Art, Olympic Sport, Self Defence
(Protective Behavior)

"Budo: Me And Judo"

Budo And Why I do Judo

When, over the years I have contemplated why I do Judo I am draw to the idea of Budo. Below is one of the musings I have had on that subject:

Stand Tall: Respect and Affect

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I love the contest of Judo. I have nothing but respect and sometimes awe at the skill of competition player. There is no question in my mind that done correctly Judo competition can be a path to incredible self improvement. BUT IT HAS NEVER BEEN THE THING THAT HAS DRIVEN MY JUDO THE MOST.

Don't get me wrong, contest experience, can be massively important to ones development as a Judoka and I have relished, every moment of my time as a contestant. But it has never captured me like the study and perfection of throwing and holding down. For me contest was more about testing to see if I had mastered a throw well enough to use it in a chaotic environment, than it was about the win.

Of course I am not immune to the pride of being a winner, but neither can I recall any shame or disappointment when I lost. Usually, losing was as much fun to me as winning. More than that I never cease to be amazed at the skill of those who have won over me.

Why then do I do Judo?

Well there are 4 reasons really:

  1. Why Judo At All?

  2. I started Judo because I was bullied at school and I wanted to defend myself but it became much more than that to me. It turned out to be a gift of confidence, a way of life that help me better understand my own world view.

  3. A Gift Of Confidence: Fear Is My Frenemy

  4. Not only did Judo instil in me such confidence that the bullying stopped without me ever having to lift a finger to my assailants, I also found the whole way I approached life to be affect by it. They way I dealt with people and they way they dealt with me, seemed to change for the better.

    Other things happened also. I no longer feared falling as I knew how to do that safely. I no longer felt threatened by close aggressive contact because that was part an parcel of Judo but I also developed something else. It was not until many years latter, as I continued my studies on “protective behaviour” that I was able to understand what it was. But it was profound.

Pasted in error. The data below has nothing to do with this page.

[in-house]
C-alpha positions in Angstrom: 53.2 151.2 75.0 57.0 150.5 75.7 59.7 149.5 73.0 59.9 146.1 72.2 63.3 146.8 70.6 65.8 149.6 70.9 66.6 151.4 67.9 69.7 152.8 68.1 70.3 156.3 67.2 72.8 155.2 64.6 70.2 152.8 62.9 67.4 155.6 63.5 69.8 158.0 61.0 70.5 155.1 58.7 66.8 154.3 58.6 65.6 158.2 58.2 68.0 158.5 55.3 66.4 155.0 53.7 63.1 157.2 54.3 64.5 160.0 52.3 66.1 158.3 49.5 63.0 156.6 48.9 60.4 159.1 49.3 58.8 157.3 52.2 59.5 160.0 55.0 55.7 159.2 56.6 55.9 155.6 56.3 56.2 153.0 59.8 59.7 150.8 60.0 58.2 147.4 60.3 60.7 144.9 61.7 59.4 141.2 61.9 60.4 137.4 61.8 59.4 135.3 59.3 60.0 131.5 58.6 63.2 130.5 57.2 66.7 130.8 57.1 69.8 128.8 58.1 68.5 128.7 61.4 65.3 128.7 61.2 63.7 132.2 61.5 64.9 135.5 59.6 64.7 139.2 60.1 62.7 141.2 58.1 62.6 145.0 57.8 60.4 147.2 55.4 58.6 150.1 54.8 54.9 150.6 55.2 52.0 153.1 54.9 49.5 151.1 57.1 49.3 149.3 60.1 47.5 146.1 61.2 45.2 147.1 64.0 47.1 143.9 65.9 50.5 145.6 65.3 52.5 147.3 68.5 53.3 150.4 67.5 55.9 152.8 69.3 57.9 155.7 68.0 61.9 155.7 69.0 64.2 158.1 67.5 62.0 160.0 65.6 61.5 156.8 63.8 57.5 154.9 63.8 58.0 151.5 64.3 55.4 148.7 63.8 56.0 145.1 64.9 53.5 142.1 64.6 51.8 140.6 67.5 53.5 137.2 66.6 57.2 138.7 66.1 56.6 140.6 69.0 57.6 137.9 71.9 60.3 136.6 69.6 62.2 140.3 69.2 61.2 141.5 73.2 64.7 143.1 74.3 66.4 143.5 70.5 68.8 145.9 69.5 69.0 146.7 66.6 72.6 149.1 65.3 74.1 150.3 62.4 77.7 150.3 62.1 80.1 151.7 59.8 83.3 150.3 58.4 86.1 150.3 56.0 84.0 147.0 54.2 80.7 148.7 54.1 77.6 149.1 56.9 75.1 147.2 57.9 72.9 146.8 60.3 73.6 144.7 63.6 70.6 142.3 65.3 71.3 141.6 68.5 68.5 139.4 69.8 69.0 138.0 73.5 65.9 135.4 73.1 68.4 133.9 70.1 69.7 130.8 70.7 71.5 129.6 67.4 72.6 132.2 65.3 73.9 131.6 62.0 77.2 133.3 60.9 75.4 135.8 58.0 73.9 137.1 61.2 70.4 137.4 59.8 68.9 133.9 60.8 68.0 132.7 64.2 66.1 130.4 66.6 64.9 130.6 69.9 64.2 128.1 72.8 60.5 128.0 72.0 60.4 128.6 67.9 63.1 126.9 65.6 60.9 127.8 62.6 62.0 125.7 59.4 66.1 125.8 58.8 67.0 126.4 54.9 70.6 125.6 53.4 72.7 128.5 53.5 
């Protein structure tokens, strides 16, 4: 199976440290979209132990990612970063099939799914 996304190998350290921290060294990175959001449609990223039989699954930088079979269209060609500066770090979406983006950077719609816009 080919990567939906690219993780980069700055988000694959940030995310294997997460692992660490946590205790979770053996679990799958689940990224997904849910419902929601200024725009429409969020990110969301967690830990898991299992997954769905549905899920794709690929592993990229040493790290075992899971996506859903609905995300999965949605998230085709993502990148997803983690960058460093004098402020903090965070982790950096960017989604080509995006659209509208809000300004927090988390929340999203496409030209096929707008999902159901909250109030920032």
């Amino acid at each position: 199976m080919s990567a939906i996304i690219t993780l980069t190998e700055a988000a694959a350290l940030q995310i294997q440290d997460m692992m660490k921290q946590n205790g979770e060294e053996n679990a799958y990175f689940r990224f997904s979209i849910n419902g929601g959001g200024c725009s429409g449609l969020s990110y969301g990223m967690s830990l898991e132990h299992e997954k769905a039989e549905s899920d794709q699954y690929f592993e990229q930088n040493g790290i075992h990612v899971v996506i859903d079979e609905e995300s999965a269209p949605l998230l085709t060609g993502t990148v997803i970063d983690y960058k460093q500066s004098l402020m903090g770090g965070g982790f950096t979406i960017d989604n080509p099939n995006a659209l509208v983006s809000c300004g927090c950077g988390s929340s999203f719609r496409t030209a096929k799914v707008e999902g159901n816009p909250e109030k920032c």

Gavin de becker in his book, was the one who managed to define it. I came to understand that fear was no my enemy; as long as I could manage it. The name of that book is The Gift of Fear

    Fear gave me a number of advantage if I knew how to control it. As I have taught this to my students over the years they renamed fear as a “Frenermy”.

    It is contrarian but fear is not something to be feared. It has to be controlled. Through Judo I was given the tools to control fear and when it is controlled the detrimental effects of it become beneficial. When I learned to control fear I thereby gained the ability to use the those effects.

  5. A Way Of Life

  6. Judo as it is often said, is a way of life, however that in itself does not make it different because many sports would say the same thing. The difference is, that the way of life in most, if not all of those other sports, is something that happens incidentally. It is serendipitous to the practice of that sport.

    In Judo it is intended that what you do and learn will have an effect on the way you live and work. Not by any kind of religious or mystical transference but by learning principals that can be applied to any situation.

  7. A World View: Spiritual Not Religious

  8. This is not a religious experience of any kind but it can be spiritual. However the nature of that spiritual experience is dependent on ones own existential world view or religious understanding.

    Let me try to explain that. An atheist is usually, by definition not a religious person but they may be a spiritual person. They may open to experiences of life that give them joy peace, love, meaning and something to base their ethical view point of life on. This statement may be a challenge to some of the Atheistic persuasion but in most, if all dealing I have had with Atheist, particularly those I choose to call friend, I have found it to be true.

    A religious person on the other hand, may be open to the same experiences but see the inspiration to be different. That is a atheist may see evolution as the inspiration, a religious person God, the gods, Karma or the equivalent. But both are capable of a quickening of the self, an epiphany, an aha moment, a instant of understanding; in other words a spiritual experience.

    Judo principles and in particular maximum efficiency for minimum effort and mutual welfare and benefit (Seiryoku Saizen Katsuyo Jita Kyoei) are intended to help me better understanding of my world view and that of everybody else. In this sense Judo is a spiritual experience for me and that experience is one of the motivator for me to do Judo.

    There Are More Reason

    Of course these are not the only the reasons why I do Judo. The friendships I have developed, the Fun I have had and the unusual sense of humor Judoka tend to have, as well as the desire to pass on what I have learned are but to name a few of the others.

    But the desire to become a better person and therefore be of value to the world I live in, is a major key and critical factor. One which complements all the other things that are important to me in my life.